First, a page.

Among other experiences of Mr. Louden were those of visiting the Hawaiian Islands on the voyage to and from the Philippines, where they were royally entertained. He also had the opportunity to visit a number of the leading cities in Japan where his outfit received excellent treatment. During his time in the Philippines he had the pleasure to be in the presence of Admiral George Dewey the hero of Manila bay He also has seen and been near the famous Philippino leader, Emilio Anginaldo, who immediately following the Spanish-American war led the Philippinoes against the American forces in the Islands, only to be finally defeated.
When one hears or reads of the experiences and adventures that some of our fellow citizens have during one short life time we sometimes wonder how they can lead the simple life again and seemingly enjoy it as our old friend Mr. Louden seems to be doing. May the coming years be full of peace and happiness for him and his family."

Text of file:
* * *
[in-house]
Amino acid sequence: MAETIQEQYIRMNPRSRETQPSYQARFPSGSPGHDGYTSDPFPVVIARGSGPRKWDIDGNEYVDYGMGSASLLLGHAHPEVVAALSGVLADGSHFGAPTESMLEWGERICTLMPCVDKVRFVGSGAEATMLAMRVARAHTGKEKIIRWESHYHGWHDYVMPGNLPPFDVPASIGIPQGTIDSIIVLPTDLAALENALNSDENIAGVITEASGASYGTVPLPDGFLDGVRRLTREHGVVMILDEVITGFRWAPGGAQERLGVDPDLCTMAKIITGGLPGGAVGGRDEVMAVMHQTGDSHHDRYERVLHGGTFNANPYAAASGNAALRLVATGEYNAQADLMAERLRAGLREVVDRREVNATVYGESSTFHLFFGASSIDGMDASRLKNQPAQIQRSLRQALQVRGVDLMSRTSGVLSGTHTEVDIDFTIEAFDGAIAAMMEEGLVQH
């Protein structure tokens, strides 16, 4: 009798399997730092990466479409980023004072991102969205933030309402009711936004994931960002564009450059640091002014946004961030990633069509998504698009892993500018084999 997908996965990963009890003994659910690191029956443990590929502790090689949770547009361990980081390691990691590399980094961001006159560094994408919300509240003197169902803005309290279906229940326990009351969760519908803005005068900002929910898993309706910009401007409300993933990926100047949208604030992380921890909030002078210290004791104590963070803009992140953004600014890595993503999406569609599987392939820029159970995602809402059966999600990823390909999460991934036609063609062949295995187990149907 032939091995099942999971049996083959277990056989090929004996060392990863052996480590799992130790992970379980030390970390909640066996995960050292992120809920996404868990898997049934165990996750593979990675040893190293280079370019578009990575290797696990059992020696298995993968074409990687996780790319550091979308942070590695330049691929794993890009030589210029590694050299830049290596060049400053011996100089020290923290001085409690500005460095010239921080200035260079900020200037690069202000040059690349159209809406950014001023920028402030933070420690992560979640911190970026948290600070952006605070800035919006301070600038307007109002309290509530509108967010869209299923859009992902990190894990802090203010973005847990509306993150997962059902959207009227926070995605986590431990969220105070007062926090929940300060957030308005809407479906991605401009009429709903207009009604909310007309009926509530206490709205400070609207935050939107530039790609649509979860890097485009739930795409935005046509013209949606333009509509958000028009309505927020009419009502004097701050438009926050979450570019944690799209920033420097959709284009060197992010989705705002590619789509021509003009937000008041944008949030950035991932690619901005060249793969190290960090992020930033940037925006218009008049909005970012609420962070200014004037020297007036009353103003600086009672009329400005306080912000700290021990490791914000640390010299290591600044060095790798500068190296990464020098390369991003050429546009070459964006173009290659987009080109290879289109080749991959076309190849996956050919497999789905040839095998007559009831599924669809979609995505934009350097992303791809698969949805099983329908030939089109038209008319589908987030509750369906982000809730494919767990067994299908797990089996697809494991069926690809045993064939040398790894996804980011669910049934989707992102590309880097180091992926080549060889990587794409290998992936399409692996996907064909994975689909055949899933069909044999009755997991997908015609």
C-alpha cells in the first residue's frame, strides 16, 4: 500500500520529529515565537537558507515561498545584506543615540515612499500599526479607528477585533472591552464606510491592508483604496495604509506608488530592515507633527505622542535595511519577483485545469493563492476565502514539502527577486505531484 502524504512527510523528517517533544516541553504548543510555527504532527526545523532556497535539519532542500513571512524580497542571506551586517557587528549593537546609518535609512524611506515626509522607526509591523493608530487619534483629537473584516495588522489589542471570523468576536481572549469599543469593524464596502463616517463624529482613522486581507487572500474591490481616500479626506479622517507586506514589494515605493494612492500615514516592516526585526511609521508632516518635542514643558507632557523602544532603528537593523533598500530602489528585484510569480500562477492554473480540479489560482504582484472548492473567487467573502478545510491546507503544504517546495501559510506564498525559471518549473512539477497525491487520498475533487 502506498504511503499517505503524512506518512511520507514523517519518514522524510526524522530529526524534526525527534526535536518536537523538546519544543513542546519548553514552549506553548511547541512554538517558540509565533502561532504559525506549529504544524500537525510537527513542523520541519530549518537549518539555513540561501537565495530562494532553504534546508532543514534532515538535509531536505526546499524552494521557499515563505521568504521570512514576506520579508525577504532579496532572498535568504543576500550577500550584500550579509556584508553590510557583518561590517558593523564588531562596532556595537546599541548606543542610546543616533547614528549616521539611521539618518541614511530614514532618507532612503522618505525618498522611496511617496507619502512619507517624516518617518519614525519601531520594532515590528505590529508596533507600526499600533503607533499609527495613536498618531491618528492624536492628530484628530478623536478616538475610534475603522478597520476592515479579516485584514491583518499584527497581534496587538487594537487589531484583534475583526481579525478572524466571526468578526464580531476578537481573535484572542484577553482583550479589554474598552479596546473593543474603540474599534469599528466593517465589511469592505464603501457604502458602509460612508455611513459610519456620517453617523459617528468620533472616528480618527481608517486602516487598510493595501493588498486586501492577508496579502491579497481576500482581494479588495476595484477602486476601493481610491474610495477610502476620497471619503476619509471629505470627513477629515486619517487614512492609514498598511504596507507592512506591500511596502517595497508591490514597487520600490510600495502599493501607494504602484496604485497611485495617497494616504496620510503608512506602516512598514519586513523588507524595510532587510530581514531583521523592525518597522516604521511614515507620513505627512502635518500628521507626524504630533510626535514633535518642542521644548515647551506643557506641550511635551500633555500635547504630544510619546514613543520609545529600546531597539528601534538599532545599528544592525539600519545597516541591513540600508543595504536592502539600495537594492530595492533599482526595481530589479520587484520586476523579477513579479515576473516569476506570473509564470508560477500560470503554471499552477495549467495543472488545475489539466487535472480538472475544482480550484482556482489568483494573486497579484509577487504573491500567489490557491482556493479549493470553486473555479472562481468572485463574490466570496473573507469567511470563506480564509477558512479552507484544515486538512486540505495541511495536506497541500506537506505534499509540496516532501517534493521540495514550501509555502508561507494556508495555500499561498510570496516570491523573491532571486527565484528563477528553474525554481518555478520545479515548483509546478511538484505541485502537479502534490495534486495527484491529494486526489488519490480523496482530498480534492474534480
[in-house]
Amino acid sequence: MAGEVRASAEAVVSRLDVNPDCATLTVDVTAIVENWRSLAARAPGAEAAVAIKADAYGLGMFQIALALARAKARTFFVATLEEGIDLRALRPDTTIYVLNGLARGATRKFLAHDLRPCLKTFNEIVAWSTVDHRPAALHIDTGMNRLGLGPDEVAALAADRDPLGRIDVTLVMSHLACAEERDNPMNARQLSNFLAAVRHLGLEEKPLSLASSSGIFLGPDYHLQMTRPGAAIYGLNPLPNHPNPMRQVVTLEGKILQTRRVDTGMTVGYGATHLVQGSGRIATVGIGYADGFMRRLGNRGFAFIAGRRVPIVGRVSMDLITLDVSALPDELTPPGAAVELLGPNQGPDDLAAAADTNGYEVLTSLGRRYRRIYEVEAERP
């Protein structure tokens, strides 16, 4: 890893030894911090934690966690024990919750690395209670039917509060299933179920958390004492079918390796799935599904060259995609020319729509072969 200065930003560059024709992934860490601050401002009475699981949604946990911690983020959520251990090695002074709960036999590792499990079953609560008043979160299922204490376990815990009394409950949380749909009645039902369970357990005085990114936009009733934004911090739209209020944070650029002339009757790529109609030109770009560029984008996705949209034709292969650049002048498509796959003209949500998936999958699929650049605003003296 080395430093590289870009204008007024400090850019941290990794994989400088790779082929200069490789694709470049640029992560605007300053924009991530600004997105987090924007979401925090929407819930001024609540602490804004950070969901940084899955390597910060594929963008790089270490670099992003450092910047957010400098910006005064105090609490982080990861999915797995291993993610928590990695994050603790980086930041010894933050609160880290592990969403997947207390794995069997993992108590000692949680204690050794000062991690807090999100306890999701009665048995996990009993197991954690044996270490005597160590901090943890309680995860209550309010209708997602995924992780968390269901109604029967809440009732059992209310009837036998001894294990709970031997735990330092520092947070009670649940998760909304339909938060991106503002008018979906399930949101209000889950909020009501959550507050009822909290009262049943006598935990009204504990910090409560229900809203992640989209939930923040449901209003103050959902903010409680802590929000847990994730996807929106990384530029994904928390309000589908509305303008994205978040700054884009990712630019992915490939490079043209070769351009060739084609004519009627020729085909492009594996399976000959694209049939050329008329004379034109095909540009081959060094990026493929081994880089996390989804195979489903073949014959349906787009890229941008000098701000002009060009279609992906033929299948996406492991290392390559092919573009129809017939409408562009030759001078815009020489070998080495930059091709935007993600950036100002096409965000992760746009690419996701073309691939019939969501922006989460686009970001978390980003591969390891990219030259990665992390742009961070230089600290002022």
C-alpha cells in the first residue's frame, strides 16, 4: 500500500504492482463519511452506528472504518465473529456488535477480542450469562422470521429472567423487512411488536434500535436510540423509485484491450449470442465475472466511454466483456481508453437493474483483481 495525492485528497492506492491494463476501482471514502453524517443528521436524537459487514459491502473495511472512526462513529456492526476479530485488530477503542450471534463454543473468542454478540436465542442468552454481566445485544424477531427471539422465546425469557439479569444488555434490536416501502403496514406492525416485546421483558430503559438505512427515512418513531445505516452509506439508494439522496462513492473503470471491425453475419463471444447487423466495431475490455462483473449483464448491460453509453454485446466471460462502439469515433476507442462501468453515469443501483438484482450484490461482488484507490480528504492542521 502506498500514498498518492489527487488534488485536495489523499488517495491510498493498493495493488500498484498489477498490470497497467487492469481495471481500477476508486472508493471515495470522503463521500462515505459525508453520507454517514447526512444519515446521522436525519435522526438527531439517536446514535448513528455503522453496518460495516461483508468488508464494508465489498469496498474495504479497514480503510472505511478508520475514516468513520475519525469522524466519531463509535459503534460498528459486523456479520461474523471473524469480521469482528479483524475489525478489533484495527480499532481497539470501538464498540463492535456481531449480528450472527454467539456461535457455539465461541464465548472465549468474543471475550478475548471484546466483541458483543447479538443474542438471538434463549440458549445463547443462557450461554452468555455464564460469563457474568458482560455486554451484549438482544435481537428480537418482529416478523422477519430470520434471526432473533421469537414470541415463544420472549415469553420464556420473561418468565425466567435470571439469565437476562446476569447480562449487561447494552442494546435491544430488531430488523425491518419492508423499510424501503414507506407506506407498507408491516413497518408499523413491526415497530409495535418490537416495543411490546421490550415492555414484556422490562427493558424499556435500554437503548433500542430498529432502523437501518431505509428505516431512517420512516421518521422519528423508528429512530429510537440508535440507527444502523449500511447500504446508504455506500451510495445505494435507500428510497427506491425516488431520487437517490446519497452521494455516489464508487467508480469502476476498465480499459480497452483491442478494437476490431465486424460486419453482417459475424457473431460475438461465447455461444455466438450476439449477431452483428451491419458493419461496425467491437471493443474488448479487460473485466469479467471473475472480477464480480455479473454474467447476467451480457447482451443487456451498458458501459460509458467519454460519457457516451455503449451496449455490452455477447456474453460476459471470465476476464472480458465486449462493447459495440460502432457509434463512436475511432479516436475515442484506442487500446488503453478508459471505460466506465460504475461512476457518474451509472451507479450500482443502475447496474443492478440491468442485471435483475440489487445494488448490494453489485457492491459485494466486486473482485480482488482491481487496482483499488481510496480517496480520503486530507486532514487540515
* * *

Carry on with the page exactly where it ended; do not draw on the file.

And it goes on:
Louden Account source:
Cavalier Chronicle, Friday, November 30, 1934.
Unit history sources:
Correspondence relating to the War with Spain And Conditions Growing Out of the Same Including the Insurrection in the Philippine Island and the China Relief Expedition. Vol. 1 (Washington: Government Printing Office, 1902) 609.
Spokesfield, The History of Wells Co., North Dakota and its Pioneers. (info. concerning the 1st North Dakota, contributed by Carolyn Upchurch).
Statistical Exhibit of Strength of Volunteer Forces Called into
Service During the War with Spain; with Losses from All Causes.
(Washington: Government Printing Office, 1899).